Patient Instructions: After Temporary Crowns
After your first crown or dental bridge appointment, refrain from eating for at least 1 hour and until the anesthesia has worn off. A temporary crown or bridge is placed on your prepared teeth while your permanent restoration is created. The temporary crown or bridge serves several important functions:
- It protects the exposed dentin so it will be not sensitive
- It prevents food and bacteria from collecting on the prepared tooth area
- It prevents the tooth from shifting or moving. If your tooth shifts, it can make seating of the permanent restoration much more difficult or even impossible.
What to Do After a Temporary Crown
Luckily, some modern dental techniques can successfully ‘save’ teeth that have cracked, been broken, or had a large filling degrade and fall out. As long as the base structure of the tooth and underlying jawbone are still healthy, an endodontist can usually save the tooth.
Such dentists specialize in restoring damaged teeth and can protect their surface with an appliance known as a dental crown. A crown can be a temporary or a permanent variety and they have different functions.
Why Do I Need a Temporary Crown?
Sometimes a root canal has been performed to remove infected nerve or pulp from the interior of the affected tooth. Other times a titanium post and specialized cement may be used to strengthen a cracked or broken tooth.
In either case, a temporary crown is usually placed over the remainder of the treated tooth. This is done to protect it for a short but important period of time until the permanent dental crown can be placed. Let’s have a closer look at what the patient can expect once a temporary crown has been put in place and discuss the things that should or should not be done during the aftercare period.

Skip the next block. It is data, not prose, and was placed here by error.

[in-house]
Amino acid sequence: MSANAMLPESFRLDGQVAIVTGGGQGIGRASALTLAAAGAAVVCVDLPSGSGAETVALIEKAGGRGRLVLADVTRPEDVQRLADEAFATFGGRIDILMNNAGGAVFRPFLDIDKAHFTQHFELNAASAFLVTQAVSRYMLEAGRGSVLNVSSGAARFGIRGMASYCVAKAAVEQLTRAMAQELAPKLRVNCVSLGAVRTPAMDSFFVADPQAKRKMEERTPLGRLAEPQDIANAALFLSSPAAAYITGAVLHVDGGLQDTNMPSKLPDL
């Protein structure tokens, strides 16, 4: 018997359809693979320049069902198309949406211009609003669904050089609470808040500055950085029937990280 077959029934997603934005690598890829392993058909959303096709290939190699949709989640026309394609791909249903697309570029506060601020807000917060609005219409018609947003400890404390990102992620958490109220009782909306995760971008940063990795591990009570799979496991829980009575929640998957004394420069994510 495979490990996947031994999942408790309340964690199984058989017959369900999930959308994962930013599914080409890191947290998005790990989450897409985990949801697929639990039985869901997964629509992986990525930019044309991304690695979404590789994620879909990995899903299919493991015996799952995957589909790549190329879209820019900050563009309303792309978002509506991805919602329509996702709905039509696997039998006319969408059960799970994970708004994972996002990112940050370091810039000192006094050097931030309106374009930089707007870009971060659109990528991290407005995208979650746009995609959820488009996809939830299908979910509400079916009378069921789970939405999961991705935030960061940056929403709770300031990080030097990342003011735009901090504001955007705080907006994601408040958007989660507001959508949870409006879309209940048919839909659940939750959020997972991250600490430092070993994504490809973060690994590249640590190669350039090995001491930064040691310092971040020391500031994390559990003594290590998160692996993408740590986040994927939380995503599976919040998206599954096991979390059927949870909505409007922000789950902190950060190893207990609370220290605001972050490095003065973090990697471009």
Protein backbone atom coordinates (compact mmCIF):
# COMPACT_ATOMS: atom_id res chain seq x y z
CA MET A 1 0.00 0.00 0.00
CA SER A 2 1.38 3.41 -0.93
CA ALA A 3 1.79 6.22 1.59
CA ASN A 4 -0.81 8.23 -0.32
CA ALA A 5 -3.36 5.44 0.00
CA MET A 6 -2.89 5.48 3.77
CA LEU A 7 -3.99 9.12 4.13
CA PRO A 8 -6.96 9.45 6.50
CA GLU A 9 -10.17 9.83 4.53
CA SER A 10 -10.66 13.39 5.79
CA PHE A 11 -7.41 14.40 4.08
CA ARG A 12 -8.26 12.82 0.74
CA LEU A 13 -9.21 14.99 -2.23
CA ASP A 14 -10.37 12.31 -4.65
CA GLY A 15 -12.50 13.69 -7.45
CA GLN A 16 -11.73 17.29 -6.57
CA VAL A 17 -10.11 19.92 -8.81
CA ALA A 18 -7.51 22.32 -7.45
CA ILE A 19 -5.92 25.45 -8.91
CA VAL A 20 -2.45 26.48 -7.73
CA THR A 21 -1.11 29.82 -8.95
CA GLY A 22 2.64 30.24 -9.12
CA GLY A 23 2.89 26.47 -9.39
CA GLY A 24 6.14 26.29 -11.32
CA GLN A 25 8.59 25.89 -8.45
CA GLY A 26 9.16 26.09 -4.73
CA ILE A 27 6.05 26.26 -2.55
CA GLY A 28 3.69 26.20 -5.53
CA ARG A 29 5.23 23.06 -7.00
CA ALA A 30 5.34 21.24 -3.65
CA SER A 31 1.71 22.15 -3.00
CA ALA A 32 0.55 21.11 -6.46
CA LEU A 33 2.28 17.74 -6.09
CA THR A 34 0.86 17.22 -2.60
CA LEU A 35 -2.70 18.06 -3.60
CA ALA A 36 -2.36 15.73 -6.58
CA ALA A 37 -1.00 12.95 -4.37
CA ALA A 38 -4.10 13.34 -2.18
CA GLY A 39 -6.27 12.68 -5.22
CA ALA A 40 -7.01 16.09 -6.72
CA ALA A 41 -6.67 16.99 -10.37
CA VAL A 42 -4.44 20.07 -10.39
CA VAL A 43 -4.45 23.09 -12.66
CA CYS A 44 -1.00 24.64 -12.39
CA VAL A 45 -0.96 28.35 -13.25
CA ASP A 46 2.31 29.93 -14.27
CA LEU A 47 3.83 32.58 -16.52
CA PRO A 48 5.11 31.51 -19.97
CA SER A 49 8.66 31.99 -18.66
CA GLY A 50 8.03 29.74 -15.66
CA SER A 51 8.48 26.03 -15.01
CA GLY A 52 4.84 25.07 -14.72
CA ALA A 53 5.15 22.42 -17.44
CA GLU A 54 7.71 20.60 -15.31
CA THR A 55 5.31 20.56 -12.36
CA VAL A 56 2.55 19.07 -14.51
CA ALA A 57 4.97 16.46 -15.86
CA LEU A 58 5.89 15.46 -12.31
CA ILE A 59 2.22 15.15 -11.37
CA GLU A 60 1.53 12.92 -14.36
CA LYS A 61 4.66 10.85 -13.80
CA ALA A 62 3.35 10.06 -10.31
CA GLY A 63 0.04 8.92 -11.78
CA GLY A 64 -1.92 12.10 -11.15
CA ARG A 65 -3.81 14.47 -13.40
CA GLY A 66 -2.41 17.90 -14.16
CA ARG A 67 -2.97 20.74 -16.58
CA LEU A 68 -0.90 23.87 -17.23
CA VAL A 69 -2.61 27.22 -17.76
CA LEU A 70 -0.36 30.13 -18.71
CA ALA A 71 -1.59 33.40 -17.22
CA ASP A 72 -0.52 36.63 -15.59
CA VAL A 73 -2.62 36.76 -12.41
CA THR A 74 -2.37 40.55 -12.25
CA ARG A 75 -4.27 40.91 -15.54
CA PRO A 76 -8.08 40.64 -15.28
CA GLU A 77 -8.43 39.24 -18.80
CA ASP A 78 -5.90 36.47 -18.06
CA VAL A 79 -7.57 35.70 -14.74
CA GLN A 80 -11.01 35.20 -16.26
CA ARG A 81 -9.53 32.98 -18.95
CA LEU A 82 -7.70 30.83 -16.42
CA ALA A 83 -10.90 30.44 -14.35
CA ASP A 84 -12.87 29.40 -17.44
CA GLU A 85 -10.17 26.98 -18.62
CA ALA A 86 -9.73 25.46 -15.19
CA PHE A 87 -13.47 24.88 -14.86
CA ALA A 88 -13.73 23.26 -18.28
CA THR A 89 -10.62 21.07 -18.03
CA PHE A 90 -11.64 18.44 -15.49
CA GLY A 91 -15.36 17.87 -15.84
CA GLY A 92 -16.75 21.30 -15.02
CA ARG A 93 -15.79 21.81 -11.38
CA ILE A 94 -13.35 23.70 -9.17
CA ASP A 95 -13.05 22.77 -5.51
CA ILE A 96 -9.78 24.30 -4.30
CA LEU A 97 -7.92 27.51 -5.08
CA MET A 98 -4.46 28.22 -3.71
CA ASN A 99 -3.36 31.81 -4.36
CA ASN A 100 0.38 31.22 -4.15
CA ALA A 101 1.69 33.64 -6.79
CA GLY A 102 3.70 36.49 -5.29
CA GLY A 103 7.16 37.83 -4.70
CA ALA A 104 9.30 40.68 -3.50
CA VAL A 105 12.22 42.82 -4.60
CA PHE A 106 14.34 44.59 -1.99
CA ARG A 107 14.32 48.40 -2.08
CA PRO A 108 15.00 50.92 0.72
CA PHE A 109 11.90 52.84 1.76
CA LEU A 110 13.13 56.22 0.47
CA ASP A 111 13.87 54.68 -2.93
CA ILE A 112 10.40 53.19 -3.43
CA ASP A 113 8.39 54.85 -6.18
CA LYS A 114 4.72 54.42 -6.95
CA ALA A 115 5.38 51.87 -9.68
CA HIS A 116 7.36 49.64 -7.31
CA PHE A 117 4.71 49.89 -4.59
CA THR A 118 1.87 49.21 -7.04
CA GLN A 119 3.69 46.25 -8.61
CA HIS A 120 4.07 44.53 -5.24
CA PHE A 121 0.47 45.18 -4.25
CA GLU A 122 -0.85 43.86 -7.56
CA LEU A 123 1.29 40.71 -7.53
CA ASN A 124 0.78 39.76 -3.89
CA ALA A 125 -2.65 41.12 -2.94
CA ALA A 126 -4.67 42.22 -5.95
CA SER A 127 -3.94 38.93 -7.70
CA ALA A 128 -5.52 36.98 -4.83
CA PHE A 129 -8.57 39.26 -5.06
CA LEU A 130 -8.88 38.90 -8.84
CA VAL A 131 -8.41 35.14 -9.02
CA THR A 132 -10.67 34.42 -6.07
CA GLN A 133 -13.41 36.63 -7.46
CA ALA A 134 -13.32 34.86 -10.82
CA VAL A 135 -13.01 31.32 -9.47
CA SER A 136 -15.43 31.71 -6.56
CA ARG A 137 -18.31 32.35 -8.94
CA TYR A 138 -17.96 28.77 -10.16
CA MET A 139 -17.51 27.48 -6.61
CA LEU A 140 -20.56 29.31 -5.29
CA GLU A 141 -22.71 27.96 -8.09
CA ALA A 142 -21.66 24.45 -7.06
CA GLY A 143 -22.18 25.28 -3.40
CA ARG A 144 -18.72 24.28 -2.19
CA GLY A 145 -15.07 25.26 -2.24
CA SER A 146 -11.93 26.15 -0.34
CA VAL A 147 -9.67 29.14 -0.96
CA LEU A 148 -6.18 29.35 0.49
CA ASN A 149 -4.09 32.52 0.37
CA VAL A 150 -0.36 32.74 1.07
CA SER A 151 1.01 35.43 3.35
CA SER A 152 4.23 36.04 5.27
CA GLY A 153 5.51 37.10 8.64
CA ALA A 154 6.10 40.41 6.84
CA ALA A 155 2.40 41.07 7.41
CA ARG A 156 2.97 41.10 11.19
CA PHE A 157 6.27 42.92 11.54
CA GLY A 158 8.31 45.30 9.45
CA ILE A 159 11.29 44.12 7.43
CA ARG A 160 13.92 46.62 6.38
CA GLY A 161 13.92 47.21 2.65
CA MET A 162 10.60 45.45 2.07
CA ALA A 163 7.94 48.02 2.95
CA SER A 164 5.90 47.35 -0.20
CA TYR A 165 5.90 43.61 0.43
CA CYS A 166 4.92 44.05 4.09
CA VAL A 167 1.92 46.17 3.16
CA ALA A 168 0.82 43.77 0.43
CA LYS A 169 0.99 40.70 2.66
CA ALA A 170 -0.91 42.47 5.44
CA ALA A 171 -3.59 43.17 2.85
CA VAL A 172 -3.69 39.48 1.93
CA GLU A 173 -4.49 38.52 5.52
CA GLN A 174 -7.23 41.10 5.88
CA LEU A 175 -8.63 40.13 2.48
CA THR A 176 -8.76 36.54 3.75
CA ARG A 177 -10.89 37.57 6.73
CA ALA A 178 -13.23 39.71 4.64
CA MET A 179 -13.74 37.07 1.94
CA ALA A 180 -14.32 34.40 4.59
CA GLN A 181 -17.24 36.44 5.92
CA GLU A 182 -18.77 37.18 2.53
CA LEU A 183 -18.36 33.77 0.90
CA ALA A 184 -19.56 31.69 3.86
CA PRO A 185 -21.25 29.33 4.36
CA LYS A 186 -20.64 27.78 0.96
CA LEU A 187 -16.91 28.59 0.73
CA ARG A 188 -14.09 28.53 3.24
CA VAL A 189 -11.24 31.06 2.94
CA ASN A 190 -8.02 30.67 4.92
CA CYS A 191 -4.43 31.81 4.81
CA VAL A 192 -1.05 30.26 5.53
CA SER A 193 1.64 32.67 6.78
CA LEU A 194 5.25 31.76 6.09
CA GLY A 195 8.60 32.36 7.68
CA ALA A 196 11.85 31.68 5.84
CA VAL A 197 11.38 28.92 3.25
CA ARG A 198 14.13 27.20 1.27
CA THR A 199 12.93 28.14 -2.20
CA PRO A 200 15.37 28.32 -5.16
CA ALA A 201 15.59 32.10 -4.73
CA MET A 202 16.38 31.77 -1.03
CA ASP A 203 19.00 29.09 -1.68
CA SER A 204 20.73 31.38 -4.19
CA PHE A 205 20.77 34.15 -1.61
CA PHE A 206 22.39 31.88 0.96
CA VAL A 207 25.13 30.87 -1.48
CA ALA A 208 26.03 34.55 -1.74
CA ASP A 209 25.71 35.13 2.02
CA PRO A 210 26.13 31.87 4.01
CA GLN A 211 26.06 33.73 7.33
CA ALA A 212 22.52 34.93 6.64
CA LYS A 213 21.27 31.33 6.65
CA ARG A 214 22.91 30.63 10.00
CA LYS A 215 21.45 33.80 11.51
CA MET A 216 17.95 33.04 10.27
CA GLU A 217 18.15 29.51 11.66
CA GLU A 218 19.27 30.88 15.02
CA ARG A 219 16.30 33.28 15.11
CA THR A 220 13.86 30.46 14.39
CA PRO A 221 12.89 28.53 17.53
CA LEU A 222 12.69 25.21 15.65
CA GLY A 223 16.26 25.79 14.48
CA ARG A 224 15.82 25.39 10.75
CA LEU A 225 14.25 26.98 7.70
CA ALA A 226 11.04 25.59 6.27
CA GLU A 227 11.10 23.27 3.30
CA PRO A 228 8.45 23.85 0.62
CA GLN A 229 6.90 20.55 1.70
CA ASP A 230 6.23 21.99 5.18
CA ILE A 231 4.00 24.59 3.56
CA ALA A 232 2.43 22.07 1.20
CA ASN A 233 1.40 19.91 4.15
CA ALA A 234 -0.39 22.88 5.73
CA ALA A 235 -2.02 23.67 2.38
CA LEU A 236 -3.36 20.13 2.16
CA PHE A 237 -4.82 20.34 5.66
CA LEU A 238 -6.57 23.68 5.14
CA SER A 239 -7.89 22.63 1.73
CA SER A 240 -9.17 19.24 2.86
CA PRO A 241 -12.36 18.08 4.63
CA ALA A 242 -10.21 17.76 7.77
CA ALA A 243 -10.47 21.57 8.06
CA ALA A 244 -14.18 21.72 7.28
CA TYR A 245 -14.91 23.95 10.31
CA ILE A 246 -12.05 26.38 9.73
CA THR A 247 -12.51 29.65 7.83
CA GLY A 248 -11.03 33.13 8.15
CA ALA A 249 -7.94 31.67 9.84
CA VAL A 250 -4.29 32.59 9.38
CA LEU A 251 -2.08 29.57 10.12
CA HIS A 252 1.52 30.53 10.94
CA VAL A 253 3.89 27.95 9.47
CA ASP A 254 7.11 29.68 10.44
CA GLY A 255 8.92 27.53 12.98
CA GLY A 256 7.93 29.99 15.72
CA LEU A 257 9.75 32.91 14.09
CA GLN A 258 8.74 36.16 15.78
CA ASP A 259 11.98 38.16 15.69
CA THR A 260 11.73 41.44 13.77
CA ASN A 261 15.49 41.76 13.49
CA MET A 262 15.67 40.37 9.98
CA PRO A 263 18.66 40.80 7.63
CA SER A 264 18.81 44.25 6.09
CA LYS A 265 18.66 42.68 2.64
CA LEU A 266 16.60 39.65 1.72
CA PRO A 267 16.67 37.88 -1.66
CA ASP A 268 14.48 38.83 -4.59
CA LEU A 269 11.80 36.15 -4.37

After Leaving the Dental Chair
First of all, remember that the temporary crown is usually just a hard plastic or aluminum cap that only approximates the original shape of the tooth that your dentist has restored. This won’t have very much of a cosmetic function but that’s not critically important at this stage.
The main idea of a temporary crown is to provide some modicum of protection to the restored but still vulnerable tooth underneath. This gives the dental clinic time to prepare the permanent crown from the mold they have taken.
Heading Out the Door
No doubt, the dentist or dental technician will provide you with a short list of instructions regarding some of the dos and don’ts of your aftercare. Before leaving, they may also remind you that the temporary crown has been set into place with something like Temp-Bond, a rather soft and non-permanent dental cement.
This material makes for easier removal of the temporary crown when you return, usually in two weeks, to be fitted with the permanent version. Until that time, you should know that a basic regimen should be followed to give the temporary crown and your tooth the best chance of making it intact to the final office visit.
Time and Tantalizing Foods
It takes about one full hour for the cemented temporary crown to set up, so it is imperative that the patient not chew on anything for at least that period of time. After an hour or so, softer foods may be consumed and gently chewed. Also, most any beverage can be enjoyed as long as it’s not icy cold or piping hot. Remember that this temporarily protected tooth may be quite sensitive to such extreme temperatures for the next couple weeks.